View Full Version : swapping out internal hard drive

02-14-2008, 06:30 PM
I have a macbook pro with a 5400 rpm hard drive and I want to swap it out for a 7200 rpm drive I've just purchased. Can anyone suggest what steps to follow, as far as cloning my current drive contents onto the new drive?
Thanks in advance,

02-14-2008, 06:51 PM
Partition the drive properly with Disk Utility (using the "GUID" partition scheme), make a full "Backup - all files" to it. Name it the same as the original drive, swap, and that should do it.

02-14-2008, 09:12 PM
Thanks Dave. So, put the new drive in an enclosure first? Then clone the original drive, then remove it and put it in the computer? Thanks.

02-14-2008, 10:37 PM
Yep! You have to have a place to attach the drive, of course. :)

02-17-2008, 11:44 AM
I'm doing the same thing right now, and I've done this before. I've got a laptop hard drive (2.5") that I want to upgrade but Don't have an enclosure to put it in. So, I just SuperDuper! to my regular backup (external drive), replace the internal drive, boot from the external and SuperDuper! it to the new drive. Done!

10-30-2008, 01:32 PM
I assume this will work also on a MacPro? I have my data drive (My Data) separated from my main boot up drive (Macintosh HD) where all my home folders (Documents, Pictures, Music, etc.) are located and would to move it to a bigger hard drive. Is this the process that I should follow?

- Install new hard drive in one of the 4 HD slots.
- Format new hard drive. (What should I name this drive?)
- Back-up all files to this new drive.
- Swap the drives. (Is there an impact in how the hard drives are named?)

The question is how I name the new drive. And once I replace the old drive with the new drive, do I have to rename it as "My Data" and will OSX be smart enough to point to the new drive?

Sorry... recent mac convert and still learning the new OS.

10-30-2008, 02:47 PM
Name the new drive the same as the original drive, and *remove* the old one. With that, it should work fine.

Roger sinden
11-02-2008, 06:23 AM
Was thinking about doing exactly the same, wasn't 100% sure how to go about it so thought I'd check the forum and voila! There's the information.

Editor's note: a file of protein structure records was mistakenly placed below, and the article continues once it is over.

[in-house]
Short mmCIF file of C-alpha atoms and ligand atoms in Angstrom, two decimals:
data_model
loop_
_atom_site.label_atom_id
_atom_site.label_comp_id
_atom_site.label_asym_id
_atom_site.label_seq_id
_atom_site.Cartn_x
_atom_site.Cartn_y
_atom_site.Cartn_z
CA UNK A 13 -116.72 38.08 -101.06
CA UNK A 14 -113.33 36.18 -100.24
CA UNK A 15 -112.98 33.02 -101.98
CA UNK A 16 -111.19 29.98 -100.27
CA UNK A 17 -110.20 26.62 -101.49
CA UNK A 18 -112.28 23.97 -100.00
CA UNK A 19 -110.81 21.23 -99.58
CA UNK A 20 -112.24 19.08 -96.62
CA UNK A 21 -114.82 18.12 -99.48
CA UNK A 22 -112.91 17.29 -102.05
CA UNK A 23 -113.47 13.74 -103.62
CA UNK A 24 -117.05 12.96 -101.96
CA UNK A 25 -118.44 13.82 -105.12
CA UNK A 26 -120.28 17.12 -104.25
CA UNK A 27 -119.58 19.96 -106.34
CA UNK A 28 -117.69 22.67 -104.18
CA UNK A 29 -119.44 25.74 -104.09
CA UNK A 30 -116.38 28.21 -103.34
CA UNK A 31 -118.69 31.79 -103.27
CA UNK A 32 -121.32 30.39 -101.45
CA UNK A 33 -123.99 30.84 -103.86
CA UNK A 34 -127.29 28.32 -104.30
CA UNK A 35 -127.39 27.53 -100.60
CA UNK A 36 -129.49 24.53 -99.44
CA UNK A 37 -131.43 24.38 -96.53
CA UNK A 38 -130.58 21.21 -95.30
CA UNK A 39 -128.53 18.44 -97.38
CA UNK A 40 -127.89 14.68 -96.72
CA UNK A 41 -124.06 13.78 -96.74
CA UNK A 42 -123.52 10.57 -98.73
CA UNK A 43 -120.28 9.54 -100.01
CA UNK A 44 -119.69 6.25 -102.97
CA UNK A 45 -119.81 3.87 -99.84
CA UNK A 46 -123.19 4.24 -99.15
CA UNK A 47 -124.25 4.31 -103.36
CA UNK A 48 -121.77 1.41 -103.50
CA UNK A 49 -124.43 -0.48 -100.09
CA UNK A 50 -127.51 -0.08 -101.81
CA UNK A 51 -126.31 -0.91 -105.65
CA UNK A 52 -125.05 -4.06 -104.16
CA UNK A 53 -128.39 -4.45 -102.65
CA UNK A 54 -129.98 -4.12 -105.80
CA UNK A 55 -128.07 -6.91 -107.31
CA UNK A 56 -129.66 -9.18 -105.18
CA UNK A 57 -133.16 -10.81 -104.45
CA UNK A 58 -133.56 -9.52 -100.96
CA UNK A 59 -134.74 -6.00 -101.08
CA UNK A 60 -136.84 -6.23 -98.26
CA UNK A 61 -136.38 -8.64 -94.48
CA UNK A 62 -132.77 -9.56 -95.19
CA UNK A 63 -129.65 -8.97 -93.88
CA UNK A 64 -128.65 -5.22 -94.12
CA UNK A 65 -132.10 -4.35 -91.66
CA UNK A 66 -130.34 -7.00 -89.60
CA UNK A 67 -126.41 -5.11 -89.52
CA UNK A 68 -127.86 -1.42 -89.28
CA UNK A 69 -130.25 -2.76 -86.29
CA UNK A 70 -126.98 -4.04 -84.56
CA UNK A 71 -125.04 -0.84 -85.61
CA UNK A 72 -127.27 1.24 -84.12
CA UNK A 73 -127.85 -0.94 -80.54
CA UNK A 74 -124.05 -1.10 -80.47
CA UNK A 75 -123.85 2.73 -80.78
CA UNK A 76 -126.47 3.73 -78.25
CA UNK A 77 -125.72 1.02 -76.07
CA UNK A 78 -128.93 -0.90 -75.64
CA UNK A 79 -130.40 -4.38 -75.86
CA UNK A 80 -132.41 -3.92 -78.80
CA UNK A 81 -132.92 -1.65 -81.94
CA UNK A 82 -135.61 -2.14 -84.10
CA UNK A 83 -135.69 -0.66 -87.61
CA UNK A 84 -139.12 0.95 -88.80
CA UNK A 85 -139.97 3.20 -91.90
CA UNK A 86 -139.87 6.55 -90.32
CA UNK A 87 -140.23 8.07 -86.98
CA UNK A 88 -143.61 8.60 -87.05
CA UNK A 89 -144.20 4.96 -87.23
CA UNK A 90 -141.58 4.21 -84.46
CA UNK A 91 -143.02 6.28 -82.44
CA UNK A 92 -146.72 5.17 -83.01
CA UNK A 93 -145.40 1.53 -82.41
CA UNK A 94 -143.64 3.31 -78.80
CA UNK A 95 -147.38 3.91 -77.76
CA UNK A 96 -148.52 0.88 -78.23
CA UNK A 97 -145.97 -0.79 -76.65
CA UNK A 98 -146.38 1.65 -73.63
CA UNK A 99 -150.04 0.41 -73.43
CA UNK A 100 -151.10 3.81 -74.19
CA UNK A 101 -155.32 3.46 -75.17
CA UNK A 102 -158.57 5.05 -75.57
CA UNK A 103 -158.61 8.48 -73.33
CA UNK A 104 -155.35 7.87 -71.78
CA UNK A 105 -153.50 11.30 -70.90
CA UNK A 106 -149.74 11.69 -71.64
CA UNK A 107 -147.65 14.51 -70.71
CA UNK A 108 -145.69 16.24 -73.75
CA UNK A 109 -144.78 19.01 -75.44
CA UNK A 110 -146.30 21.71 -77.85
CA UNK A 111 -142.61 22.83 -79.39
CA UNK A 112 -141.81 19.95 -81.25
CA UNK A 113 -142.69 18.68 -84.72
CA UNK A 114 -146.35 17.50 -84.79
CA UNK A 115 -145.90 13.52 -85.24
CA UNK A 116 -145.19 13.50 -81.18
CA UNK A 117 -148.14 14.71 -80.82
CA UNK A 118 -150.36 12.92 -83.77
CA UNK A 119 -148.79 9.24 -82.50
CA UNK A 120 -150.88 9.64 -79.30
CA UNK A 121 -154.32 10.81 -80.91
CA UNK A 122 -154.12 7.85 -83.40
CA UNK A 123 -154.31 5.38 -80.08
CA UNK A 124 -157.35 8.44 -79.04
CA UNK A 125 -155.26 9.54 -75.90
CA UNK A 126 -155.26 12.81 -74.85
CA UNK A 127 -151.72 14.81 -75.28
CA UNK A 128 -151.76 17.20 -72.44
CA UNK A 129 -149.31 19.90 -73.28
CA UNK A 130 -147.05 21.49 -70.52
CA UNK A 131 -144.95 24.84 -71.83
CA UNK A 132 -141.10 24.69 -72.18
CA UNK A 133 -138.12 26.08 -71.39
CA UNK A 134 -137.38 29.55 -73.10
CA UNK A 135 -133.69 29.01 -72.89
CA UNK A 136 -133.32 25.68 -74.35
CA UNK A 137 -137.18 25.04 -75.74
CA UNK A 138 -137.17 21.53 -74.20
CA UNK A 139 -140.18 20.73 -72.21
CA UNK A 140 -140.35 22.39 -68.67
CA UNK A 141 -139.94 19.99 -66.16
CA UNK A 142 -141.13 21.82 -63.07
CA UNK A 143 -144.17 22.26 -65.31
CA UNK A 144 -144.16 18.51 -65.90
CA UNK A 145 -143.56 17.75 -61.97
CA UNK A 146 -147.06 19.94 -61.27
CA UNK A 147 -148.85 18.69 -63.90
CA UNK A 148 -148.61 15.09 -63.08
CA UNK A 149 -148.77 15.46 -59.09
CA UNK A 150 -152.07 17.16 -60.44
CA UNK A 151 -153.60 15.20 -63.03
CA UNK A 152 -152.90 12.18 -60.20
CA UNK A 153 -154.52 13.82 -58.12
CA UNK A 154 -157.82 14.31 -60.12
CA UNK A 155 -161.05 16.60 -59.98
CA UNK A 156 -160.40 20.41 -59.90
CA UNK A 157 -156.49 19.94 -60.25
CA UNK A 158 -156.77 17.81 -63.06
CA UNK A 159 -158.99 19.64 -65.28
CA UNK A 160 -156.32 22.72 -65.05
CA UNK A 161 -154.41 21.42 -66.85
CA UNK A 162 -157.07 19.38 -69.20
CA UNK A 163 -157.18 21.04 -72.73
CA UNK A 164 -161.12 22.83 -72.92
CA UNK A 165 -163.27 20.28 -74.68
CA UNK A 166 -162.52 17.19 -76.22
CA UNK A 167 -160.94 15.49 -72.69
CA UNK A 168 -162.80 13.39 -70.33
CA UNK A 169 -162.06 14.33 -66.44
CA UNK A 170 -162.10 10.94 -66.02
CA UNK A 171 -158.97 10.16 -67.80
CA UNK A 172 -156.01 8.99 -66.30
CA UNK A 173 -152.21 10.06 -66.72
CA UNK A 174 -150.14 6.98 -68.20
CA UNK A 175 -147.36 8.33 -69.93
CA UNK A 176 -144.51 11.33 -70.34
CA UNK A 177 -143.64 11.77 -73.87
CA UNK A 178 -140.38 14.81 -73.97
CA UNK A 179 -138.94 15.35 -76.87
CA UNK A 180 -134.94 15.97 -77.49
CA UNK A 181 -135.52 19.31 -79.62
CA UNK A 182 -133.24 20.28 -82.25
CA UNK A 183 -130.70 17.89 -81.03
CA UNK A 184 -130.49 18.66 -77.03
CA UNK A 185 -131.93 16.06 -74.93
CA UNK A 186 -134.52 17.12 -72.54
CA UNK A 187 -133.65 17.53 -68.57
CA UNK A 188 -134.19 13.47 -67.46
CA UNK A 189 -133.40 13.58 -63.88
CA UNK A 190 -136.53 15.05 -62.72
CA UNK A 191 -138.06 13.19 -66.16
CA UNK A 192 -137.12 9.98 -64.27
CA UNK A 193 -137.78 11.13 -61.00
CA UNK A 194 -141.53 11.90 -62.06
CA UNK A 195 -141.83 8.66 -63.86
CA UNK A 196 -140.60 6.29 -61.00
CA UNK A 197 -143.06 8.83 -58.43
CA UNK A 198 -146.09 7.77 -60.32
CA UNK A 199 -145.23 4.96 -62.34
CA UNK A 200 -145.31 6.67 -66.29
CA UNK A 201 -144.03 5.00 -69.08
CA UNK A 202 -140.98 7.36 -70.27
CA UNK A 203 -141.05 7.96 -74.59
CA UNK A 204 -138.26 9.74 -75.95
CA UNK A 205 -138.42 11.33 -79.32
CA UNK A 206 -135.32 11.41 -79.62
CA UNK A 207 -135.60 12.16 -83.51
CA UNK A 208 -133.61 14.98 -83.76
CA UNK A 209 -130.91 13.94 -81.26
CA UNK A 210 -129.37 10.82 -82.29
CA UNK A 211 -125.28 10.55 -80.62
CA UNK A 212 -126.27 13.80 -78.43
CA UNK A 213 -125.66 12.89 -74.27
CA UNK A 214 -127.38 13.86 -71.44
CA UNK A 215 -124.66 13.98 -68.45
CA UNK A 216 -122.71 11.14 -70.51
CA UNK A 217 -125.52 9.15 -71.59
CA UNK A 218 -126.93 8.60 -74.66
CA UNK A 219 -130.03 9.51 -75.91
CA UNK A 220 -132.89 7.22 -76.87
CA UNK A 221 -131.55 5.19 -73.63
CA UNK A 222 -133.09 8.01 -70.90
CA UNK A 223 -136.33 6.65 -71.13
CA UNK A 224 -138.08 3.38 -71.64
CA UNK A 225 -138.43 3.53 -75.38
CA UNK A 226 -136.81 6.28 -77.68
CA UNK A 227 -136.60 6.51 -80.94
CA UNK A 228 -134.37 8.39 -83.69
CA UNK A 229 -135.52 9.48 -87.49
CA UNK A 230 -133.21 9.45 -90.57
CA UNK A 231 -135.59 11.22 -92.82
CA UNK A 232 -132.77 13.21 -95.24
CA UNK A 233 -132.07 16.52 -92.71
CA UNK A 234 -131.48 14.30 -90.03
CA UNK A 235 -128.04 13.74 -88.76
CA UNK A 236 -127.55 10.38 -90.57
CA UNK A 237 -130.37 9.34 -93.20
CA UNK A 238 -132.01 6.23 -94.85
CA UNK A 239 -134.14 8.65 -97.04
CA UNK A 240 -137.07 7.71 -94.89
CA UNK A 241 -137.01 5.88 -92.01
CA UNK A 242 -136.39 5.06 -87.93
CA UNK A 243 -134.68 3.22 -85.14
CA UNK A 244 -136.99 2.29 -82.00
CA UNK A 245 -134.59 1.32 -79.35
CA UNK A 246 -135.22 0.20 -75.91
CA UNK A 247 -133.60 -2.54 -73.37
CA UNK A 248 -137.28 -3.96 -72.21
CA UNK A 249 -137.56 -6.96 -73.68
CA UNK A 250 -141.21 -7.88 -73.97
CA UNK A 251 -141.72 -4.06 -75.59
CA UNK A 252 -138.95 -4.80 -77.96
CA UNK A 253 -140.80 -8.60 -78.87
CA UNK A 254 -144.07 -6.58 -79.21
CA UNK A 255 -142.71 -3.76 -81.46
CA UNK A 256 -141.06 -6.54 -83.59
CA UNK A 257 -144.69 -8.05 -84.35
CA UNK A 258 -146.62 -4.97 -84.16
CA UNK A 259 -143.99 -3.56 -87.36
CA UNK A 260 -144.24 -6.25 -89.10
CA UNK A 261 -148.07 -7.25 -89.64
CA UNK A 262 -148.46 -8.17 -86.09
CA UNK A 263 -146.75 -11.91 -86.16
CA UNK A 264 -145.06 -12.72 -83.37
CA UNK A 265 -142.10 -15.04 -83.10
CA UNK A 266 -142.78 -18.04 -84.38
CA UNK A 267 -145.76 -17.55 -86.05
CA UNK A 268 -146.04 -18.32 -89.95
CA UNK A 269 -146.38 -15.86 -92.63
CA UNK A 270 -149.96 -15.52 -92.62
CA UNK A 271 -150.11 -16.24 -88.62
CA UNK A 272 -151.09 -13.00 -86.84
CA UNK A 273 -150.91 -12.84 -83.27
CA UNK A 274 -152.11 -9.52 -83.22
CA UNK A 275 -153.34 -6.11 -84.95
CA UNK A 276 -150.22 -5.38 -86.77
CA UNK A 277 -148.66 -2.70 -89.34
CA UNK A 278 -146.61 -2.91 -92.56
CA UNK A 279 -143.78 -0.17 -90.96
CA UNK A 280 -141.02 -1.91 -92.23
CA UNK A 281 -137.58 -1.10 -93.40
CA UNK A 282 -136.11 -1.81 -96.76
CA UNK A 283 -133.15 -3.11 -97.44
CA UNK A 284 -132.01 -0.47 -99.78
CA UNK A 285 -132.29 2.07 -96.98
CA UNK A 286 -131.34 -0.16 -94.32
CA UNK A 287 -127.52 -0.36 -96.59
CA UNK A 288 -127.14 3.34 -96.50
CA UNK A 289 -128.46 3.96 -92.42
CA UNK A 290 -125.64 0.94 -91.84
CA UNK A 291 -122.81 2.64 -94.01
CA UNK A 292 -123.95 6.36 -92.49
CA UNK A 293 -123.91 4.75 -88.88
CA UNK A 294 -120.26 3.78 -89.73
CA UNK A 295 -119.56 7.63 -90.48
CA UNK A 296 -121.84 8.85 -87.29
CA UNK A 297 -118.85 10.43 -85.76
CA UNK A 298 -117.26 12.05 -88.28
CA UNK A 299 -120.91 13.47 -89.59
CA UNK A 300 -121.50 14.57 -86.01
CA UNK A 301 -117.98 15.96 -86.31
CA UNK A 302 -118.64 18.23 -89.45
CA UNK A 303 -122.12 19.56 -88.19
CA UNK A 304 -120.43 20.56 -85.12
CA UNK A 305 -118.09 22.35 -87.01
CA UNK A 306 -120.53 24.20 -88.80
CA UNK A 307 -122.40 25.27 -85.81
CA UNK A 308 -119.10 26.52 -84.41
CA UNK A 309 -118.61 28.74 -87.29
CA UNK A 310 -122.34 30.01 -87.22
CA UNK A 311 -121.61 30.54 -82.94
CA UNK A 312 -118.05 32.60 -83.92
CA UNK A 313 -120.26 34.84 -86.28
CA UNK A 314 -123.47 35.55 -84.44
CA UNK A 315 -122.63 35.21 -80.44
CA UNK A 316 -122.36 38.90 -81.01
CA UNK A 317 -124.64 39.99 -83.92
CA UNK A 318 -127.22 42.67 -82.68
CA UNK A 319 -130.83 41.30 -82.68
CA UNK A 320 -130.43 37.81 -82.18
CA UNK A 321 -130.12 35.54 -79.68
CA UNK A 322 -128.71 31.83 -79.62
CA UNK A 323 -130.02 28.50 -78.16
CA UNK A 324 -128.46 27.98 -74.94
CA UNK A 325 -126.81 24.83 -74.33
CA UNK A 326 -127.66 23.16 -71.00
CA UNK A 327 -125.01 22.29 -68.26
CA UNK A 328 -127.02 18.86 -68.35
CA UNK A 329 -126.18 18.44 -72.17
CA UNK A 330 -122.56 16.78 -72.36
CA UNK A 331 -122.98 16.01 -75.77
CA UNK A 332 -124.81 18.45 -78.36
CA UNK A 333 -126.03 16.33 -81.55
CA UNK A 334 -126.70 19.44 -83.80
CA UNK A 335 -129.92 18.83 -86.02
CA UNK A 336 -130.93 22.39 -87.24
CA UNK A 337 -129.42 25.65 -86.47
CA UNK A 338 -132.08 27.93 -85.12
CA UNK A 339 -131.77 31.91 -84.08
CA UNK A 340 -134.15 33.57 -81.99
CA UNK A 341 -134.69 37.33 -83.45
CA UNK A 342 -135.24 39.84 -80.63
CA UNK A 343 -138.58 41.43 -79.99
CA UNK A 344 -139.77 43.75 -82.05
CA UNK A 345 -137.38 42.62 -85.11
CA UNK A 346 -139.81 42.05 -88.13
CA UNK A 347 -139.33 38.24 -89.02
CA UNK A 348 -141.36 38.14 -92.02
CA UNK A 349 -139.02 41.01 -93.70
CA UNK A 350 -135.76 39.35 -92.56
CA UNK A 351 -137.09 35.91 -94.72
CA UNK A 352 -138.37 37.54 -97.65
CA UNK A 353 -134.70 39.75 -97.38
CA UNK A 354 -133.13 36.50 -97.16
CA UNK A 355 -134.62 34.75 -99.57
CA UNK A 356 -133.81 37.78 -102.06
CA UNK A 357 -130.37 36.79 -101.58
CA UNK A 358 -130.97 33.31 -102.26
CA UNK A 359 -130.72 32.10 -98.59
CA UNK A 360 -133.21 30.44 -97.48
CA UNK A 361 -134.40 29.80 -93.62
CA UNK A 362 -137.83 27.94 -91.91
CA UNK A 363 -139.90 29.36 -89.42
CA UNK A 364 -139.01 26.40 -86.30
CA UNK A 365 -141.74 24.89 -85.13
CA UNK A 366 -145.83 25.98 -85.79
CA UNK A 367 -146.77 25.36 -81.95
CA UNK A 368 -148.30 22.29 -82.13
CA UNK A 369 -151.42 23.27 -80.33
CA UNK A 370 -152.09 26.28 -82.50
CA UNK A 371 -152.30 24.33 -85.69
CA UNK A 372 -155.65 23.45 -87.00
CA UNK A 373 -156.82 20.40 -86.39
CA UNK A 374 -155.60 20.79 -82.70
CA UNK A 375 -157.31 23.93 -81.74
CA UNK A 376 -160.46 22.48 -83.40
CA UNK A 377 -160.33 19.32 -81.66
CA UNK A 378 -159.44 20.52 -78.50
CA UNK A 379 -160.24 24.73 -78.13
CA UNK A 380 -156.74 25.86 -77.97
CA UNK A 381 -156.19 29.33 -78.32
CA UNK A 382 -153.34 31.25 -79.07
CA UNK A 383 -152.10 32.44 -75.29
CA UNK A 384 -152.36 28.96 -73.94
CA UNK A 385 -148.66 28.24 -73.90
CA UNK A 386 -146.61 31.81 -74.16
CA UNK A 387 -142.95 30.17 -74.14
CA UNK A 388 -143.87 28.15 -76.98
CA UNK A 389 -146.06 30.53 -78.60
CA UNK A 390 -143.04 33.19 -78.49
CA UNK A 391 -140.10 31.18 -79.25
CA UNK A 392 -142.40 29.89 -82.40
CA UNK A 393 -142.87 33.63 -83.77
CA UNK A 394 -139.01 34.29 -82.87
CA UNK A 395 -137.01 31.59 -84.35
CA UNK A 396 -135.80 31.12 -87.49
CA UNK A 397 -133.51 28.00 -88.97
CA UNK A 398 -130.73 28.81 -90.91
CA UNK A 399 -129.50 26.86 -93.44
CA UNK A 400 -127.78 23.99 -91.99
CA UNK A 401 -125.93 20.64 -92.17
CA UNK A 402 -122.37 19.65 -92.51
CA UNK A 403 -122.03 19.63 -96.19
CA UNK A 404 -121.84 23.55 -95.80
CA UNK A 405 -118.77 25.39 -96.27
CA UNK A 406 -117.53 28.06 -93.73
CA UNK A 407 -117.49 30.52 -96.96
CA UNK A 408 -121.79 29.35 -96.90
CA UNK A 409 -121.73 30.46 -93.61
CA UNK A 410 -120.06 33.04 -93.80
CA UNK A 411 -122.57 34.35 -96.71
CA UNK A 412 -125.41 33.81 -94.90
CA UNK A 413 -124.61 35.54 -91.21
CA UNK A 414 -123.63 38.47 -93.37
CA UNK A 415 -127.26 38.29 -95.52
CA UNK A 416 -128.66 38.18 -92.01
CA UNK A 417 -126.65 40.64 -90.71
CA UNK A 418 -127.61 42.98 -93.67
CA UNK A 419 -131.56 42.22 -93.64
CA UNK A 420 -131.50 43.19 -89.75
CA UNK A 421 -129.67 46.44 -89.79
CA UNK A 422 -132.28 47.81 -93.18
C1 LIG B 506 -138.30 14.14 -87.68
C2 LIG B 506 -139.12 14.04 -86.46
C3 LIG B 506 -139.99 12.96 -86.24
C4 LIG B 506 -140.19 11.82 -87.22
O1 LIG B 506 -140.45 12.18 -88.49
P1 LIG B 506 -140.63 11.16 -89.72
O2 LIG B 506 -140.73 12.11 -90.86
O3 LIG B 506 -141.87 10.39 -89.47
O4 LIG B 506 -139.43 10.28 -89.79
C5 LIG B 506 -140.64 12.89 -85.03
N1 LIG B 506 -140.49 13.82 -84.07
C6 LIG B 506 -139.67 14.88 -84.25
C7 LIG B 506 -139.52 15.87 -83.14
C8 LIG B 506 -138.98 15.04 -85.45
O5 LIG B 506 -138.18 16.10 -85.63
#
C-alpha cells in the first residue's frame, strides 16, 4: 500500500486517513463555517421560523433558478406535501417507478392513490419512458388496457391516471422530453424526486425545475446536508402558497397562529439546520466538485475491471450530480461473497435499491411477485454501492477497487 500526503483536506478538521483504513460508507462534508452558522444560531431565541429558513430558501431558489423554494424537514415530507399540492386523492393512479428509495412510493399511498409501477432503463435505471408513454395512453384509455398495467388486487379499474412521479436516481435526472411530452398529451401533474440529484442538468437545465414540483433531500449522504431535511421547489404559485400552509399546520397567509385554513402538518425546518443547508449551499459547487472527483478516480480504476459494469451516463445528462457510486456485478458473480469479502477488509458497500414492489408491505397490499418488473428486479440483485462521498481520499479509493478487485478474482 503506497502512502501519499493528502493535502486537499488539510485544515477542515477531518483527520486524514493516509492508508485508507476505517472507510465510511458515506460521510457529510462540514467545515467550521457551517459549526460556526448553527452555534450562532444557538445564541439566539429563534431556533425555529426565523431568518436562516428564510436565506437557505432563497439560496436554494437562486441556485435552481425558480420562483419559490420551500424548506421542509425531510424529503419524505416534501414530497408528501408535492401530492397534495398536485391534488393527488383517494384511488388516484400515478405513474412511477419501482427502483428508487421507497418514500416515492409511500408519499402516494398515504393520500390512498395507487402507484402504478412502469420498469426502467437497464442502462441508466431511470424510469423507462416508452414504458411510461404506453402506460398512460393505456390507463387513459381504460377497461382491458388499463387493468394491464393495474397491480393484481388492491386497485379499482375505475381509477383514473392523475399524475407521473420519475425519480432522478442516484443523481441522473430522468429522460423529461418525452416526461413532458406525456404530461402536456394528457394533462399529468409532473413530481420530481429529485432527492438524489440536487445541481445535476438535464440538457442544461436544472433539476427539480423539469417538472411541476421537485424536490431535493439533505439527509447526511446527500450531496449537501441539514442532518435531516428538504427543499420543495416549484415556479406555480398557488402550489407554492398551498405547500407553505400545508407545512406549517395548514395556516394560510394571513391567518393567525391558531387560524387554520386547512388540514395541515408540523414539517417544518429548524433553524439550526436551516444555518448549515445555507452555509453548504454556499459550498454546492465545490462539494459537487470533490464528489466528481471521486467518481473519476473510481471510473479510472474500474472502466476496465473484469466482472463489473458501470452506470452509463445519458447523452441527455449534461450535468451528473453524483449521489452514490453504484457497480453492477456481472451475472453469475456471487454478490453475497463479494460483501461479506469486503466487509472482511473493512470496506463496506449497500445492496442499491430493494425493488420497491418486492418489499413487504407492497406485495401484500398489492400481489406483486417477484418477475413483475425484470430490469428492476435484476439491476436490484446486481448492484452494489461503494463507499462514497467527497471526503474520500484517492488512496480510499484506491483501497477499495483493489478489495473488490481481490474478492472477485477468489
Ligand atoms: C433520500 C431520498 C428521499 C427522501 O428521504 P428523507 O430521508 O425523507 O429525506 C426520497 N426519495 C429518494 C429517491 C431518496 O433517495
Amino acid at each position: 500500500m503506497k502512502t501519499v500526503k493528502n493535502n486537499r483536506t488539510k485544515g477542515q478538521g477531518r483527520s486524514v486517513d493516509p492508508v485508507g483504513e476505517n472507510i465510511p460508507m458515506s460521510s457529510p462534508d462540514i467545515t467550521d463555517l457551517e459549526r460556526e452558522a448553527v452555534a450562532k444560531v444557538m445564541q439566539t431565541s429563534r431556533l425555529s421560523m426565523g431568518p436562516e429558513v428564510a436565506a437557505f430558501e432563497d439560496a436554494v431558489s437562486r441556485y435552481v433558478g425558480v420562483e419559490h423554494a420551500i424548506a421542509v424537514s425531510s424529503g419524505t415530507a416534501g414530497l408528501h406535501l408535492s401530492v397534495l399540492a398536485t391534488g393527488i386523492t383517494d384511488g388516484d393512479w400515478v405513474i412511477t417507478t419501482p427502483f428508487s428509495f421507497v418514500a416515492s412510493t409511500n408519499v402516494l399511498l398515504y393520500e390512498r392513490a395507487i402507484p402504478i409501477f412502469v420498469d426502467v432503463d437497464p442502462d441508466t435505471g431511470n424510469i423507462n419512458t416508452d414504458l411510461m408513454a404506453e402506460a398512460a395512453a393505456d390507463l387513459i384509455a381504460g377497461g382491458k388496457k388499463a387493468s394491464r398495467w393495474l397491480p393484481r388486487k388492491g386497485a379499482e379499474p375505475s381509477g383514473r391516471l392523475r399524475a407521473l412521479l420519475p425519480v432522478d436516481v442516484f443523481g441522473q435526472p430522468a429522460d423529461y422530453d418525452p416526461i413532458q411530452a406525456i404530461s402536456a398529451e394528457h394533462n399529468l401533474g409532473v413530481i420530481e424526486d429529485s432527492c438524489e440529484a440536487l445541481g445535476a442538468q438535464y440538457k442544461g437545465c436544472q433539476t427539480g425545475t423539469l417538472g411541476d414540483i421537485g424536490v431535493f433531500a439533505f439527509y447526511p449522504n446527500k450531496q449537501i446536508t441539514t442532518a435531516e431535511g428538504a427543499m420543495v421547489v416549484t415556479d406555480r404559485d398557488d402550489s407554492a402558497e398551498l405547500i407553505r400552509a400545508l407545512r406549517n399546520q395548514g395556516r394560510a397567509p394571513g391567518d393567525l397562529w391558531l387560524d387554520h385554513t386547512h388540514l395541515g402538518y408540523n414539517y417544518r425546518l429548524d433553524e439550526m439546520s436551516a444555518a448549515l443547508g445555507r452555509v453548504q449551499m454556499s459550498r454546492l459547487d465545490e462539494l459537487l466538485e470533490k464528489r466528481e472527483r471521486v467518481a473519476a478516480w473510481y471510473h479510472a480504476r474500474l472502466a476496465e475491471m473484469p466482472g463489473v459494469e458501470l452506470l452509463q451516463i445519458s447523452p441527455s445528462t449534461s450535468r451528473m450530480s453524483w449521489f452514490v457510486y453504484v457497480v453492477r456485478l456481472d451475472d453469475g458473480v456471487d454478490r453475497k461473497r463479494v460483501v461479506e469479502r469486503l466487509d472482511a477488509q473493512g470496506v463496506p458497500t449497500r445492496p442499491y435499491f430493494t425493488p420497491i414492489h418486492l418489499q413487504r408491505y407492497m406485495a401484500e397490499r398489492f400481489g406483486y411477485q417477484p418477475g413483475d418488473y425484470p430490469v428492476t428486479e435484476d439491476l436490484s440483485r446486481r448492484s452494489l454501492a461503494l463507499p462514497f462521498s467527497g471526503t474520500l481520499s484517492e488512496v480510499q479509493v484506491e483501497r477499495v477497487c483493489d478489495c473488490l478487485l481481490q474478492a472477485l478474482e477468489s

Thanks chaps.

11-03-2008, 01:28 PM
I'm fairly new to all this and am about to upgrade my drive - but i've got a question - as I don't currently have an external drive - what are my options for backing up. I'm planning on using the existing drive as an external back up once the change is done, and have bought a hard drive enclosure for it.

Would it be possible to use this to set up the new drive first? Not sure i'm explaining this very well.

What i'm thinking is put the new drive in the enclosure and connect via usb, use disk utility to format the new drive to guid? and then use super duper to create a bootable back up on this disk?
would i be right in thinking, that if i did that, when i put the new drive in the macbook it will just start right up as if nothing had changed?

hope that all makes sense!

11-03-2008, 03:45 PM
Yes, that's basically what you can do.

11-05-2008, 11:01 AM
wow - I can't believe how easy that was!? I attempted something similar on a PC years ago and it was an absolute nightmare!

This took about 3hrs to backup with SuperDuper, then 5 mins to swap over.

Macbook booted up the same as it always did and you wouldn't know the hard drive had been changed.

thanks for the advice!

11-05-2008, 11:37 AM
Yep - one of the great parts of both OS X and SD. Glad it worked as expected.

11-09-2008, 01:17 AM
I haven't named the drives the same. Will that cause a problem? I didn't even think of that.

11-09-2008, 08:01 AM
If you haven't noticed any problems yet, no. :)

11-09-2008, 11:36 AM
We'll find out shortly...restored overnight...just about to try it.

09-20-2009, 04:23 AM
Hi All,

I am using a FW drive for external storage of mp3 files etc. Can i use this as is to make a bootable image, assuming I have enough space, or do I need to format it and use exclusively for the backup image.



09-20-2009, 01:50 PM
You'd have to partition it to store a bootable backup and (in a separate partition) your MP3s. See "Storing a backup alongside other files on a destination drive" in the User's Guide.